In which I confess that sometimes things don’t add up

I have a confession to make.

It’s not easy for me to make this confession because it causes me to expose a vulnerability which is not something I particularly enjoy doing but I’m going to do it anyway because I came across two thoughts this week that have stuck in my brain and they are these:

You have to be brave with your life so that others can be brave with theirs.

Let your faith be stronger than your fears.

And so, with that in mind, my confession is this:  I am not good at math.

I was a freshman in high school before I figured out how to accurately subtract digits that included zeros.  (And that was only because I had a teacher who noticed a pattern in my schoolwork.  I knew I couldn’t do it was too prideful and embarrassed to ask for help and compensated for it by making sure all the other questions that didn’t have the zeros were answered correctly).

My childhood dream of becoming a nurse was waylaid when I was fifteen and making poor grades in Chemistry.  That teacher told me I’d need to pick a different major in college.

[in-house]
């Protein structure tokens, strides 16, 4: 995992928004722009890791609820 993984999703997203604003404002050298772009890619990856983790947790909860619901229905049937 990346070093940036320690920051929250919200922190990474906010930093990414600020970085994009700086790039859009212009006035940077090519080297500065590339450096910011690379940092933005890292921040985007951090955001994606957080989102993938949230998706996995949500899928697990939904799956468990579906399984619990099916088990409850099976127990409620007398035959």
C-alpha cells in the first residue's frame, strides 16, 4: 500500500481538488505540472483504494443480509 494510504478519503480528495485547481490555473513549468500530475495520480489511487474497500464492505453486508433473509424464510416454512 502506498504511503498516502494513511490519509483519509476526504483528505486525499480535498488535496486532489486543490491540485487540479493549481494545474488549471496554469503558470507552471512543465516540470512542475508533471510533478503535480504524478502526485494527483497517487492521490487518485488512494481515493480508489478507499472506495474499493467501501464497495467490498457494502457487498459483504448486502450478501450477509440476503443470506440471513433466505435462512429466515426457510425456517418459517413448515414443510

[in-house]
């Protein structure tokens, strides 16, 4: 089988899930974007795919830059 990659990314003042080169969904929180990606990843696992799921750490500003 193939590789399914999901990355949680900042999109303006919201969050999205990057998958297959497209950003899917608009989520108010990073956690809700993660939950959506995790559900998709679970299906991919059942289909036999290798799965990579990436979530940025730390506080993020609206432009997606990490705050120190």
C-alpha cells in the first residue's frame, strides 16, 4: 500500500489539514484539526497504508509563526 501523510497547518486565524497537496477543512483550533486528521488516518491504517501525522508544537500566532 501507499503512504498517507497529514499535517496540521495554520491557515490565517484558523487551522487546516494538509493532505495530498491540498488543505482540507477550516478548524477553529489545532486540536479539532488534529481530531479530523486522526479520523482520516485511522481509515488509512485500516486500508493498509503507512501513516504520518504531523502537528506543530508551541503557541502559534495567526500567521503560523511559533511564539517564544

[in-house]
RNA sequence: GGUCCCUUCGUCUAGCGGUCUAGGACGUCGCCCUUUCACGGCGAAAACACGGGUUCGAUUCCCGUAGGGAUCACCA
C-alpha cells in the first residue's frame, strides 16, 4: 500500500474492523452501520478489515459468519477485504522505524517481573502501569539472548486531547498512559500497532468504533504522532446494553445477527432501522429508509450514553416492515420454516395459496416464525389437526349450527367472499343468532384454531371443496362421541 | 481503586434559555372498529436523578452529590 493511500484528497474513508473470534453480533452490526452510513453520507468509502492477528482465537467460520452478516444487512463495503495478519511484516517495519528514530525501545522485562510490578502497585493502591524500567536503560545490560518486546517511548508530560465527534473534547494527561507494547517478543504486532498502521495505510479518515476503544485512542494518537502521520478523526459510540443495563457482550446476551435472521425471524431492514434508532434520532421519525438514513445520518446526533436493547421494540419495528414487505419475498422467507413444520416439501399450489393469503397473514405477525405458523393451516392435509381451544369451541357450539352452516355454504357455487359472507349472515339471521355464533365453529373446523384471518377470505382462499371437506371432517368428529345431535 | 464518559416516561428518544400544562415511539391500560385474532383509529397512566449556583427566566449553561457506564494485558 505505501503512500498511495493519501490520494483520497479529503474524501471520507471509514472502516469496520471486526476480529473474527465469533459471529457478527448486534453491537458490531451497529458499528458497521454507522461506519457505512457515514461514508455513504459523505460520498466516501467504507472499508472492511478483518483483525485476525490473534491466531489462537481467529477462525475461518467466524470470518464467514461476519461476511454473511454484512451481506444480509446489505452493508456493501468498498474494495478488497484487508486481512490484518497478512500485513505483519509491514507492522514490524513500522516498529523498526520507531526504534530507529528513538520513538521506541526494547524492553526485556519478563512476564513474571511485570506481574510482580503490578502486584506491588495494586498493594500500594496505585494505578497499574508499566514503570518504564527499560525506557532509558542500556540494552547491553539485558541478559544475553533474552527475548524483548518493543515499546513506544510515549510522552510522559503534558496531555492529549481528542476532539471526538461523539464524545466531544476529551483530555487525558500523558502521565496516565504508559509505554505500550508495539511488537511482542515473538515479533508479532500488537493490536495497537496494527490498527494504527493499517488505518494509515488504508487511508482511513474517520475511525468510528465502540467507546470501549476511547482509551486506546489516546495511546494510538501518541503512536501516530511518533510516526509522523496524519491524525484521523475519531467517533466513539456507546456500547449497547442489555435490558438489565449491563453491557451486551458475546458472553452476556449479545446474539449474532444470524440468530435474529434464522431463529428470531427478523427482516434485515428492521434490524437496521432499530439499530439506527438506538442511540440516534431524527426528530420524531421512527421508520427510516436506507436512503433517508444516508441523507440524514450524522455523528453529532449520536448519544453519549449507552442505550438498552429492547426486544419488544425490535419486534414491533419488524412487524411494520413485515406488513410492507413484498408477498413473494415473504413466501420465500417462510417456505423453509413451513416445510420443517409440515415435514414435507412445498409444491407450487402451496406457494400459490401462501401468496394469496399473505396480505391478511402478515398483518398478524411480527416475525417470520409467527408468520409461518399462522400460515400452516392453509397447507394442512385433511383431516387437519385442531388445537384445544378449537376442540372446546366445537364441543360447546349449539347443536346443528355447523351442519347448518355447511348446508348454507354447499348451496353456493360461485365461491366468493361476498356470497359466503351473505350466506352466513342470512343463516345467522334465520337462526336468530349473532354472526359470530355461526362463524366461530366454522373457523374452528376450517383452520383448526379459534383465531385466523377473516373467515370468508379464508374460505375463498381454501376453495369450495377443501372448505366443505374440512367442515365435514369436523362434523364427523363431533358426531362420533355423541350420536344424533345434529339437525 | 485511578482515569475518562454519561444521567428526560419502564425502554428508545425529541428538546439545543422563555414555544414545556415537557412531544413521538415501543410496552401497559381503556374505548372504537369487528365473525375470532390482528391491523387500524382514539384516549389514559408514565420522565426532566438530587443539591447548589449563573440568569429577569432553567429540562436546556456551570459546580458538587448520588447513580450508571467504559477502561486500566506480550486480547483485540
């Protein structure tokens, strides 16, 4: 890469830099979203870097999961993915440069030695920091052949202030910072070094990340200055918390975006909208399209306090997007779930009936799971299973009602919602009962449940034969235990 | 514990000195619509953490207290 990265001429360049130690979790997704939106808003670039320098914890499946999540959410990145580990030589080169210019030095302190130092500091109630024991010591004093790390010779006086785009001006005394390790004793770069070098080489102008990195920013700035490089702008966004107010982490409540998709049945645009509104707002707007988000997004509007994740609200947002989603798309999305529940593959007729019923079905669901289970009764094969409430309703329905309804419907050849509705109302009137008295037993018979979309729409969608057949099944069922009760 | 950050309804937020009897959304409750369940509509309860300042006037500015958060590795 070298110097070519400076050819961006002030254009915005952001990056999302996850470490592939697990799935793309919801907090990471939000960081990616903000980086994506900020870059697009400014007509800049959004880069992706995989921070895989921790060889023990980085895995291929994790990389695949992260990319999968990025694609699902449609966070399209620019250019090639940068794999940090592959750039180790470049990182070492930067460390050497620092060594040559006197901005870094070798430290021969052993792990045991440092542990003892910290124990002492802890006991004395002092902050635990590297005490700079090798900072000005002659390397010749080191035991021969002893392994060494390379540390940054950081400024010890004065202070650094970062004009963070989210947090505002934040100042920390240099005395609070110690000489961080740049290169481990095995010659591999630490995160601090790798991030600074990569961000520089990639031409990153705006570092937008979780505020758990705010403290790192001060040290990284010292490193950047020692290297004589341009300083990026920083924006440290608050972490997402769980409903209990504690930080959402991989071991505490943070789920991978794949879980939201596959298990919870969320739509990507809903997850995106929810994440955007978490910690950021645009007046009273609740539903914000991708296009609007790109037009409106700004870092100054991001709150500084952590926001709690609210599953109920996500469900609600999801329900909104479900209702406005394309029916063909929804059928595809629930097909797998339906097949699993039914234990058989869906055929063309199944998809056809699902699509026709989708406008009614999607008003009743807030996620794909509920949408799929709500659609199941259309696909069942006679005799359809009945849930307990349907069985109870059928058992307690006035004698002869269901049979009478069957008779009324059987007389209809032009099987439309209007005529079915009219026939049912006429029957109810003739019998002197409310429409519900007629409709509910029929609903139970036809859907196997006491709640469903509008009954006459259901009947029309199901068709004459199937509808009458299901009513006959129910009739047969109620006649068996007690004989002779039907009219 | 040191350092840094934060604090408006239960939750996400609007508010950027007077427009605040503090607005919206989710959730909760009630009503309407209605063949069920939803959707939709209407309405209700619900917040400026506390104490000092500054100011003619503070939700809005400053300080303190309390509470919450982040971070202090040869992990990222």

College math requirements were different twenty years ago and I took the bare minimum that I needed to receive my degree.  I studied harder for that class than any class I ever took and many times would spend upwards of six hours before tests working every practice problem in the book just so I could maintain my GPA.

Graduate school was trickier.  I had to take a statistics course that was so over my head I almost quit.  Just ask Amy how horrid it was.  I called her late one November night crying. I was in my last semester of coursework, mere weeks away from finishing and I had to pass my statistics class to do so.  I was so discouraged that I would never get it that I was ready to quit the program that very night, drive six hours down to Louisiana to move in with her and plan the next course of action.  We spent two hours on the phone while she talked me off the ledge.  It is no joke to say I literally owe both her and the computer lab geek who practically did my stats homework for me in exchange for weekly dates playing penny poker for my graduate degree and subsequent gainful employment.